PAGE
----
KETTERING, Ohio -- V.J. King might not be LeBron James and it seems he doesn't have to be.
It's a point that Akron St. Vincent-St. Mary coach Dru Joyce tries to make clear.
"I told V.J. from the first day he walked in the building at St. Vincent-St. Mary -- when I first met him -- I said, 'Look. I want you to grow to be the best V.J. King you can be,'" he said.
"The comparisons, I'll leave that for everyone else. He's got a skill set that I think is above a lot of guys his age, I think his basketball IQ is growing … he's becoming much more physical than when he first came because he's in the weight room, he's getting stronger so all those things are going to lead into the kinda player he's going to end up being."
The kind of player King could go grow into could be special considering the 6-foot-7, 185-pound sophomore forward has garnered attention from a bevy of major college basketball programs -- including official offers from schools like Connecticut, Iowa State, Michigan, Michigan State, Ohio State and Wisconsin.
Of course, Joyce probably knows a bit about what elite basketball talent looks like. He helped mold James, a two-time NBA champion and Miami Heat megastar, through his high school years with the Irish.
"He's young and he's a great player. I mean he's very skilled, I mean you all can see all that," Joyce said.
"But, you know, he's a sophomore, he's got a lot of time to develop and I was telling him this morning, you know, V.J., relax. Just relax … You gotta be aggressive but you still gotta be smart. You were aggressive but you weren't real smart. Today, I thought he relaxed, he got after it, he took good shots for the most part -- still had a couple bad ones in there -- but when you do that, he's starting to show how his game is progressing.
"Last year, he's primarily a jump shooter. Now he's taking the ball to the rim, he's getting the ball to the rim, he's getting to the free throw line. That's all the stuff you want happening."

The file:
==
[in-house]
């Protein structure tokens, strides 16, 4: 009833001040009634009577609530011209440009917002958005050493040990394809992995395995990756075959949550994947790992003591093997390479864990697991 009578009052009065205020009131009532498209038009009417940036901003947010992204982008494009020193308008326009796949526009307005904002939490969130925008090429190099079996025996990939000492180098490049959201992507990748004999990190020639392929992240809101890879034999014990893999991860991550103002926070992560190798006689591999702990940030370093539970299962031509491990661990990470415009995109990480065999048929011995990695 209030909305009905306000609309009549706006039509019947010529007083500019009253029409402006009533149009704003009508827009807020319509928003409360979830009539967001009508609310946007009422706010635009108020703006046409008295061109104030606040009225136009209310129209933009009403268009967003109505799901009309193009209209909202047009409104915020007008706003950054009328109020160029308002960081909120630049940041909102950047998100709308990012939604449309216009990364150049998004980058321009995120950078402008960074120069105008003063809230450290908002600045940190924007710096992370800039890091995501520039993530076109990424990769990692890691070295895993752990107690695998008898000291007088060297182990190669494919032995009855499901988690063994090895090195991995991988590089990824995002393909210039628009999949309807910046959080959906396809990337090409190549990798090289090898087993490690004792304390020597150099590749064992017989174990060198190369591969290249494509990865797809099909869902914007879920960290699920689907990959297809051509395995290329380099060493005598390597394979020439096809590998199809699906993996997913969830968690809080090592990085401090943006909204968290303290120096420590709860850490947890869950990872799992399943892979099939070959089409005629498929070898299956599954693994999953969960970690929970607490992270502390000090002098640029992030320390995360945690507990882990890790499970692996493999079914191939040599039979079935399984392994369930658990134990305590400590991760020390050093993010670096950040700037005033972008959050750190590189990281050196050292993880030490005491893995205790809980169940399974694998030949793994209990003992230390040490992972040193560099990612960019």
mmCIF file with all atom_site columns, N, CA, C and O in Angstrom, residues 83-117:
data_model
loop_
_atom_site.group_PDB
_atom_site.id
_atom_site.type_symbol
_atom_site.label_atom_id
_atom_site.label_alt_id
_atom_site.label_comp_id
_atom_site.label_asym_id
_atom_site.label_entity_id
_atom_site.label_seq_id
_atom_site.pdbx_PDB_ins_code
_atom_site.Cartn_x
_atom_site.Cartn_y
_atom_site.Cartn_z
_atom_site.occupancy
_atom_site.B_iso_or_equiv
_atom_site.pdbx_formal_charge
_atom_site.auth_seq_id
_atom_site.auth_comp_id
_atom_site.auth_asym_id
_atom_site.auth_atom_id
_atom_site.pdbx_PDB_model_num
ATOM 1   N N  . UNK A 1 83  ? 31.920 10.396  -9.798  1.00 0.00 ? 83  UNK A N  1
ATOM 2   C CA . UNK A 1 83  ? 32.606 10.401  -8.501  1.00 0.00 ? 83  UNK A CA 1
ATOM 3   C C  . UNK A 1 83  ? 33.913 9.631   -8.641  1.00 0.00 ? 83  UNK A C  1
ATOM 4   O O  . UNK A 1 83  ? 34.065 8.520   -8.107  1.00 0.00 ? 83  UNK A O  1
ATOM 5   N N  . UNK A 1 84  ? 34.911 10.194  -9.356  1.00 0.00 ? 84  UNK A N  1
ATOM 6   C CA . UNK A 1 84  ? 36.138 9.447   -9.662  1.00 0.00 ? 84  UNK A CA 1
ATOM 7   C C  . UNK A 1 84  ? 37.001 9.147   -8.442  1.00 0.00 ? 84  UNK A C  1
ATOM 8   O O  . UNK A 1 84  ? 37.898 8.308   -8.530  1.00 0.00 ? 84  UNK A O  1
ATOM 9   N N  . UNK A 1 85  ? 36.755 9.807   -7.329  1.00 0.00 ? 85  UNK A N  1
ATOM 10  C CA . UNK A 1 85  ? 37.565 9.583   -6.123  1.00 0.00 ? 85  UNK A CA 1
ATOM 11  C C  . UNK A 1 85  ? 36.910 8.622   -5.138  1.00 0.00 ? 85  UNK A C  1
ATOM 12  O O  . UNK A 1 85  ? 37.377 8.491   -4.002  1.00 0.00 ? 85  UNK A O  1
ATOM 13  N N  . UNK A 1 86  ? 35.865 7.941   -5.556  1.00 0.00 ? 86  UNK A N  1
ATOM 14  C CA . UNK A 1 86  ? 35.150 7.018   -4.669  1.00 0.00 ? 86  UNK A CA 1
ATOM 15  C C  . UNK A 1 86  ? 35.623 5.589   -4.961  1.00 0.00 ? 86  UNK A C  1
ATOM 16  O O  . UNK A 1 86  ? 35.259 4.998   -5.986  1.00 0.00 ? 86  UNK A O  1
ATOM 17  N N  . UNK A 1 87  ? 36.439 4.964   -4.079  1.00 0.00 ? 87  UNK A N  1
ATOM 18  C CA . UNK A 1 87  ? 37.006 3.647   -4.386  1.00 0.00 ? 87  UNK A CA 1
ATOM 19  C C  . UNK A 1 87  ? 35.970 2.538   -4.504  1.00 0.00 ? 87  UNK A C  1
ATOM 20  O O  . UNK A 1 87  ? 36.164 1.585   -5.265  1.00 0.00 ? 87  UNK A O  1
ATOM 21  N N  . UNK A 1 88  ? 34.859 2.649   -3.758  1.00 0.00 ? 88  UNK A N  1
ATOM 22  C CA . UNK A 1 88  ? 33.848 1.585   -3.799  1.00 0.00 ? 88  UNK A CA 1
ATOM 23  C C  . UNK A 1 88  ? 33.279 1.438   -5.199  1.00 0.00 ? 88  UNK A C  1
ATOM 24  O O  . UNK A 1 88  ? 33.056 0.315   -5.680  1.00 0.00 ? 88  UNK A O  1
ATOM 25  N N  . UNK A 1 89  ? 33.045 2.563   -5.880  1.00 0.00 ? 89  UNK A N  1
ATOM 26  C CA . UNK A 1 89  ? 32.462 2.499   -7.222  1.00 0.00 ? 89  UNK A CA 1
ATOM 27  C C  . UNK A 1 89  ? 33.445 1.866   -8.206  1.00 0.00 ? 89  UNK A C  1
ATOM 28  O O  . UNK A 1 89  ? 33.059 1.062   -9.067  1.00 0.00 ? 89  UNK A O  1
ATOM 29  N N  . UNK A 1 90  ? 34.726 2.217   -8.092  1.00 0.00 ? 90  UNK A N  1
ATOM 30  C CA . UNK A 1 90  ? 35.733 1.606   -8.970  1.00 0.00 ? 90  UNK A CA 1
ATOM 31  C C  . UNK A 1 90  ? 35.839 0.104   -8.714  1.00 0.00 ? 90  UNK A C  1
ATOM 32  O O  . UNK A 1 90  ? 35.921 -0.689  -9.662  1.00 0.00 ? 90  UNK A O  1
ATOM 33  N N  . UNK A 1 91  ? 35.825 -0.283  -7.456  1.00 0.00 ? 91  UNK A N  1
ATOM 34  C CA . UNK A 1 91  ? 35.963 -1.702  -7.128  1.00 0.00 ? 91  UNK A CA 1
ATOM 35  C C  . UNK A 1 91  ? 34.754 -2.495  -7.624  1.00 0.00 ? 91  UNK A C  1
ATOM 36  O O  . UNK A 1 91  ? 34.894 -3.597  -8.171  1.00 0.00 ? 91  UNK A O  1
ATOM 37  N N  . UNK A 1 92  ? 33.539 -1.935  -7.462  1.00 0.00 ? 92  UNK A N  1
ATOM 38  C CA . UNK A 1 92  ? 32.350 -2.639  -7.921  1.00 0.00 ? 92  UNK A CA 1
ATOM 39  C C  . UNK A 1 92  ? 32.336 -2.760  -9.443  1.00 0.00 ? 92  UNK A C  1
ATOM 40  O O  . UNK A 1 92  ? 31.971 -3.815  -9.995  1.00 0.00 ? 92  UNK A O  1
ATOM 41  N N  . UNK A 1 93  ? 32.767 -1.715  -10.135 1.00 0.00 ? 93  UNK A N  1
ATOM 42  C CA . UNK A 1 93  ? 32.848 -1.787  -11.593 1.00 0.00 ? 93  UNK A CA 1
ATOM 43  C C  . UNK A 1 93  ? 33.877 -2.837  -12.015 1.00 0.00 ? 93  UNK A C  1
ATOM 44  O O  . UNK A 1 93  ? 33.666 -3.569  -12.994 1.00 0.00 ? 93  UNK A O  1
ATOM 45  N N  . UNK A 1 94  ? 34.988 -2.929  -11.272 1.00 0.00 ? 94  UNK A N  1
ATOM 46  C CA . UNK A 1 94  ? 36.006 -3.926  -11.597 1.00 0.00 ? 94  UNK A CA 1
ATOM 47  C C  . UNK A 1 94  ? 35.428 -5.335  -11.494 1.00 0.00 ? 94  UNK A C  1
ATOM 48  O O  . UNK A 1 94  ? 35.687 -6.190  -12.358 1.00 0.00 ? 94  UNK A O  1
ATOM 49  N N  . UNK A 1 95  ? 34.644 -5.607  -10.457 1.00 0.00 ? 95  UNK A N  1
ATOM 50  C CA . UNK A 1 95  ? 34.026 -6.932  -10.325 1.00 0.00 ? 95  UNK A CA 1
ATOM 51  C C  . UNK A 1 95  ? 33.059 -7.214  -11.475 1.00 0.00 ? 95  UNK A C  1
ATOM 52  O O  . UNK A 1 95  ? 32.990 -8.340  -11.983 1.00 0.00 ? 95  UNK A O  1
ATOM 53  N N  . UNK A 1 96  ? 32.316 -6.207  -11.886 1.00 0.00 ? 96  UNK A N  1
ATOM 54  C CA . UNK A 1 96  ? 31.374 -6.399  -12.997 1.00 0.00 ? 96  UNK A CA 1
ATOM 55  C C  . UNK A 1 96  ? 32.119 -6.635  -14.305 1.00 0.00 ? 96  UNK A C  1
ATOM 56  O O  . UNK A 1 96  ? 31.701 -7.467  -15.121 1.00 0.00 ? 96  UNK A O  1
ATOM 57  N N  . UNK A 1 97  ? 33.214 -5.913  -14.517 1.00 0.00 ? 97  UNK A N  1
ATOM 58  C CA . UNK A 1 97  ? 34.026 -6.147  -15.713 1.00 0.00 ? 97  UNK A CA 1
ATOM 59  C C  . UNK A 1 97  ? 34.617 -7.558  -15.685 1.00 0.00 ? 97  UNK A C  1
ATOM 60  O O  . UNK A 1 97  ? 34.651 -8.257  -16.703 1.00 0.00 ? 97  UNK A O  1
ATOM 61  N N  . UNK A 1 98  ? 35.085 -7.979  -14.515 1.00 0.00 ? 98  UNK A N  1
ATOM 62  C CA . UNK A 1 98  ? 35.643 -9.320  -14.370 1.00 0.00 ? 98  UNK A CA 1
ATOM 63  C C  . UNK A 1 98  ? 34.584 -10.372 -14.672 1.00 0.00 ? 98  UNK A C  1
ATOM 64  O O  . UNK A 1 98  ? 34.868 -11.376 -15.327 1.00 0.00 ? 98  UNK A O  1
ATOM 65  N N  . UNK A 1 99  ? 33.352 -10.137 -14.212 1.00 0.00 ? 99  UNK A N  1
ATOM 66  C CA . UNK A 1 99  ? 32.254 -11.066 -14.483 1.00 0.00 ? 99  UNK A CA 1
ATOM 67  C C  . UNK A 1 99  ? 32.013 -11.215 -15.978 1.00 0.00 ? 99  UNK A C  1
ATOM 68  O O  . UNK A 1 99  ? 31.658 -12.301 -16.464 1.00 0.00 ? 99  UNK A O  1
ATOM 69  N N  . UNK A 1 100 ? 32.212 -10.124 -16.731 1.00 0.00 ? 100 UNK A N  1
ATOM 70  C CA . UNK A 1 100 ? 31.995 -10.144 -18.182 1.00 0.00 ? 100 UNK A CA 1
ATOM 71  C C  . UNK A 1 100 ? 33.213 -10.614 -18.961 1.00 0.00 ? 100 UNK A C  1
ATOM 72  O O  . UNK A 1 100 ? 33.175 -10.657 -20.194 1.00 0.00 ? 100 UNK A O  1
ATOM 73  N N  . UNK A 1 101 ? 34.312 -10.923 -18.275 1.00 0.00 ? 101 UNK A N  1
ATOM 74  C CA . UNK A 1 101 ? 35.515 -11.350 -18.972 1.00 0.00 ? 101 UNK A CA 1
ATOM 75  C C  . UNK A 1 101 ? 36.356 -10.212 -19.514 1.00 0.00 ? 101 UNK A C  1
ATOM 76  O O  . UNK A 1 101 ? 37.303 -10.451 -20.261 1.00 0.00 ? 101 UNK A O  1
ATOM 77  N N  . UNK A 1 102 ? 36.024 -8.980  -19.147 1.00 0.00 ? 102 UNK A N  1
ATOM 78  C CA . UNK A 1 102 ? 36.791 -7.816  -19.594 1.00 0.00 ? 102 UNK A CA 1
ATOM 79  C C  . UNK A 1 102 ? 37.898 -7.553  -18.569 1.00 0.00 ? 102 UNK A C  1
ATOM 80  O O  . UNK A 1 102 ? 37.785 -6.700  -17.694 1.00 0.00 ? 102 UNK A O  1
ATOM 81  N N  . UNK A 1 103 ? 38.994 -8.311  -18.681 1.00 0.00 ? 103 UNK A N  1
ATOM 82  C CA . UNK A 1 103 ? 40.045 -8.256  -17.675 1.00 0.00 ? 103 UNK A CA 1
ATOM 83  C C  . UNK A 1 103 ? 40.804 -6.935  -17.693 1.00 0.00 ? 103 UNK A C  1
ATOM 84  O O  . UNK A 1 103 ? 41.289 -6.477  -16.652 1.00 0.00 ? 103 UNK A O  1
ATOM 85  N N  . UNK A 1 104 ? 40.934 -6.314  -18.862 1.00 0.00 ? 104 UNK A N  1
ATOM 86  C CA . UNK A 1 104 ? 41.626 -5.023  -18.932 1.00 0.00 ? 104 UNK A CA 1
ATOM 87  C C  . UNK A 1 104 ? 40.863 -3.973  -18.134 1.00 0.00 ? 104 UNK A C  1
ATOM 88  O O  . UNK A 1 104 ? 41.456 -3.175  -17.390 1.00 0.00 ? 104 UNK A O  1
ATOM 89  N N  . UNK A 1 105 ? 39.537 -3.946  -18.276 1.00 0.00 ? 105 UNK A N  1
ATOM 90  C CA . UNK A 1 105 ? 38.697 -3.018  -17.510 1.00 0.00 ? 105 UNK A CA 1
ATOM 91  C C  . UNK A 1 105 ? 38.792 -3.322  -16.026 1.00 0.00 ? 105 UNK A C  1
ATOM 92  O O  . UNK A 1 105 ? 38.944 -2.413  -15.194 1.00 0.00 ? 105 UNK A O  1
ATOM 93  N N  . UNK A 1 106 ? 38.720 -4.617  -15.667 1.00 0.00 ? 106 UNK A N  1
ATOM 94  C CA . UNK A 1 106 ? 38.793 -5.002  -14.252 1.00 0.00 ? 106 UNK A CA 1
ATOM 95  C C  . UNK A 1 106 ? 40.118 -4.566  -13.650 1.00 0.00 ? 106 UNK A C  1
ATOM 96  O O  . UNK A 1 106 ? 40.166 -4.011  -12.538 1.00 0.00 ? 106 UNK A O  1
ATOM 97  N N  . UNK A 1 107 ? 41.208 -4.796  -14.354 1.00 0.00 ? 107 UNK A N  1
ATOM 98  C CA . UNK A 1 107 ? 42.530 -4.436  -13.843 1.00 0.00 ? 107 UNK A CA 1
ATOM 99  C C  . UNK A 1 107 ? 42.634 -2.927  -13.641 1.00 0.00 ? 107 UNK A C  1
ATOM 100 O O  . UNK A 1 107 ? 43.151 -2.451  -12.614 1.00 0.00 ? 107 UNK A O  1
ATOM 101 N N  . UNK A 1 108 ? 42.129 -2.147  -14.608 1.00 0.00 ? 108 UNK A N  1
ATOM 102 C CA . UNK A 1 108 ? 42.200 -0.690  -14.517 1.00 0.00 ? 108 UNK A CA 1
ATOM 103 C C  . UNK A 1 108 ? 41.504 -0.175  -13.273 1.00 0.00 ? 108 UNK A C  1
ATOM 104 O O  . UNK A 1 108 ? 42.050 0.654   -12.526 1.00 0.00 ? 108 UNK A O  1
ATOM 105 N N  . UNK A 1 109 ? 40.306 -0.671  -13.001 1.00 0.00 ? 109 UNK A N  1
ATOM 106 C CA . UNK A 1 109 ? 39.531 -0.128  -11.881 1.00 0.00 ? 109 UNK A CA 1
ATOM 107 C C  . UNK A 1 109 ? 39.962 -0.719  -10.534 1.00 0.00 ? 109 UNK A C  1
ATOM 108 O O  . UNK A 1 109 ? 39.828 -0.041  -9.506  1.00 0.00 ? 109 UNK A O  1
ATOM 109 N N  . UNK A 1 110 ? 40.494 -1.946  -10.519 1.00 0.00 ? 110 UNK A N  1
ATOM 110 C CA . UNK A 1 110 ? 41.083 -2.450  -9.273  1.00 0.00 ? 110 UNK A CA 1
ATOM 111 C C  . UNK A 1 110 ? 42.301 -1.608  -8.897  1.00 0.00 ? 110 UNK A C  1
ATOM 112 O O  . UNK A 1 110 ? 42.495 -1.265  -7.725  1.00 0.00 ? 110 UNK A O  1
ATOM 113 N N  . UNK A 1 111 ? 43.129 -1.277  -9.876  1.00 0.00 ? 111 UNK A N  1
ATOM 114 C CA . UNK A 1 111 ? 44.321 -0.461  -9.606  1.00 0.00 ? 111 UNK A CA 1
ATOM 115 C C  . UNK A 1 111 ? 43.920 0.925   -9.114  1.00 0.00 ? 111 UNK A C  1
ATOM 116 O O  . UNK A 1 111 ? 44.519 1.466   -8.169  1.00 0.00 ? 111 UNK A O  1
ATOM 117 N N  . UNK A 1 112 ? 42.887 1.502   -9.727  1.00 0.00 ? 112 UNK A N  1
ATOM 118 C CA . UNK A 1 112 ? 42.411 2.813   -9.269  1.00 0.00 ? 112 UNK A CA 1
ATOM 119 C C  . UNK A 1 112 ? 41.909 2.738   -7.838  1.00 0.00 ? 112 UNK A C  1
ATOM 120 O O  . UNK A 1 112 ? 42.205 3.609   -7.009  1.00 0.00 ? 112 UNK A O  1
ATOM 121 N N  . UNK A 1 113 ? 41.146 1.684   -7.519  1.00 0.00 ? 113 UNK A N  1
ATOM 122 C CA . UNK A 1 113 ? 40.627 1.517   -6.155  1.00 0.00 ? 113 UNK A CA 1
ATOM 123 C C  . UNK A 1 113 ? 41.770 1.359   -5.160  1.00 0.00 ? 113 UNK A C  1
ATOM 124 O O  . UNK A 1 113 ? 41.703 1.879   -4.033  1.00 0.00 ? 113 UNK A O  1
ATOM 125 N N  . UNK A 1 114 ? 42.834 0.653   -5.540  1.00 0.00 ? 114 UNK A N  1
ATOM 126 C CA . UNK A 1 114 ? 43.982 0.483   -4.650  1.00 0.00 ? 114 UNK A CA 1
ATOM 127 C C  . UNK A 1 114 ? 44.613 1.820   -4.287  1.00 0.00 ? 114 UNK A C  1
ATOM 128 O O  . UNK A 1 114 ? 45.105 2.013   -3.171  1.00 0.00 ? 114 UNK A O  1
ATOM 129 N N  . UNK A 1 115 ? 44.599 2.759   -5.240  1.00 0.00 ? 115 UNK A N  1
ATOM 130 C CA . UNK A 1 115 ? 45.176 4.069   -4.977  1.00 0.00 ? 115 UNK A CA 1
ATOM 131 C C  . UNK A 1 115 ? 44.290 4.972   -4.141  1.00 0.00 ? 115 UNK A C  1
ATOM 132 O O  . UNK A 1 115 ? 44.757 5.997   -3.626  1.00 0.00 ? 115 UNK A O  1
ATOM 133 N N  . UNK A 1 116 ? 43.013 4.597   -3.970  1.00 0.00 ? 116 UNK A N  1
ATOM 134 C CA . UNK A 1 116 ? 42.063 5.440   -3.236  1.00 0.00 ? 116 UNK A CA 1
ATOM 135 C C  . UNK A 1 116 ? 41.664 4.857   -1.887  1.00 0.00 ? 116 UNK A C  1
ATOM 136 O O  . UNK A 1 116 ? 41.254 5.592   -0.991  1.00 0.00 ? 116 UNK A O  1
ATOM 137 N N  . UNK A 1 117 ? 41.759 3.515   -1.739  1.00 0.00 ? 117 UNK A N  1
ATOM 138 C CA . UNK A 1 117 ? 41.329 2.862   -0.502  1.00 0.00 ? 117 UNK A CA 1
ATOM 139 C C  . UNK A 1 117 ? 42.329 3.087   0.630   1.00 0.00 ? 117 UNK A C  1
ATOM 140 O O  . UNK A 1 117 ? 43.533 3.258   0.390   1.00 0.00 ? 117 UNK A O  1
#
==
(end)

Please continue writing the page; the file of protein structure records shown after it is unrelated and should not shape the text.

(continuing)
King seemed to breathe life into Joyce's praise by dropping 30 points on 9-of-18 shooting and totaling eight rebounds against University High School (Normal, Ill.) Sunday night as part of the Flyin' To The Hoop Tournament in suburban Dayton.
"I'm trying to make him understand, let us find an easy shot for you, let us get you an easy basket," Joyce said. "They all don't have to be the tough ones. So just run some sets, let's try to get you an easy one and let's take a little pressure off."
But the pressure off the court -- like the schools who are incessantly courting King and the media members who are starting to swarm him after games like Sunday's -- is something Joyce can't so easily alleviate.
"We tell him that you can control what you can control, that's the basketball. We can't control what you guys [media] do, we can only control what goes on those courts and that's what I told 'Bron and that's how we went about it," Joyce said.
"Focus on what we're trying to do. Control what you can control -- your attitude, your effort. Let all that other stuff go because, hey, everybody's in your face now but if you trip it they're gonna be gone."
Maybe it's why, at least for now, King deflects any and all questions concerning his recruitment.
"Honestly, I really don't get into that. You have to ask my dad about that, he kinda takes care of that kinda stuff. Most of the big-time colleges are looking at me. You'll have to ask my dad about that one," King, politely but firmly, said. "I couldn't tell you honestly, have to focus on my game, trying to finish high school right now."
To be sure, living in Akron almost certainly adds pressure to give Ohio's flagship school in Ohio State a hard and careful look when toiling over college choices for the two-and-a-half years. Not to mention, James -- arguably St. Vincent-St. Mary's most famous alum -- is blatantly open about his allegiance, affiliation and fandom for the Buckeyes.
"I mean, it's pressure because of who I am and, obviously, you know who went to this school before I did so it's definitely pressure but I try not to focus on that," King said.
After all, he's just a sophomore.
"I can't speak for his family, that's a family decision but I'm really hoping that it's wide open right now. He's only a sophomore, let's leave this thing wide open, I share something with his dad and I just believe let them recruit you. Don't make a commitment, just let them recruit you because he deserves to be recruited," Joyce said.
"I can say this: when Thad Matta first came in to Ohio, he called me, he called a lot of high school coaches and I said, 'Thad, if you wanna be successful you gotta keep the best players in Ohio in Ohio.' I'll leave it at that."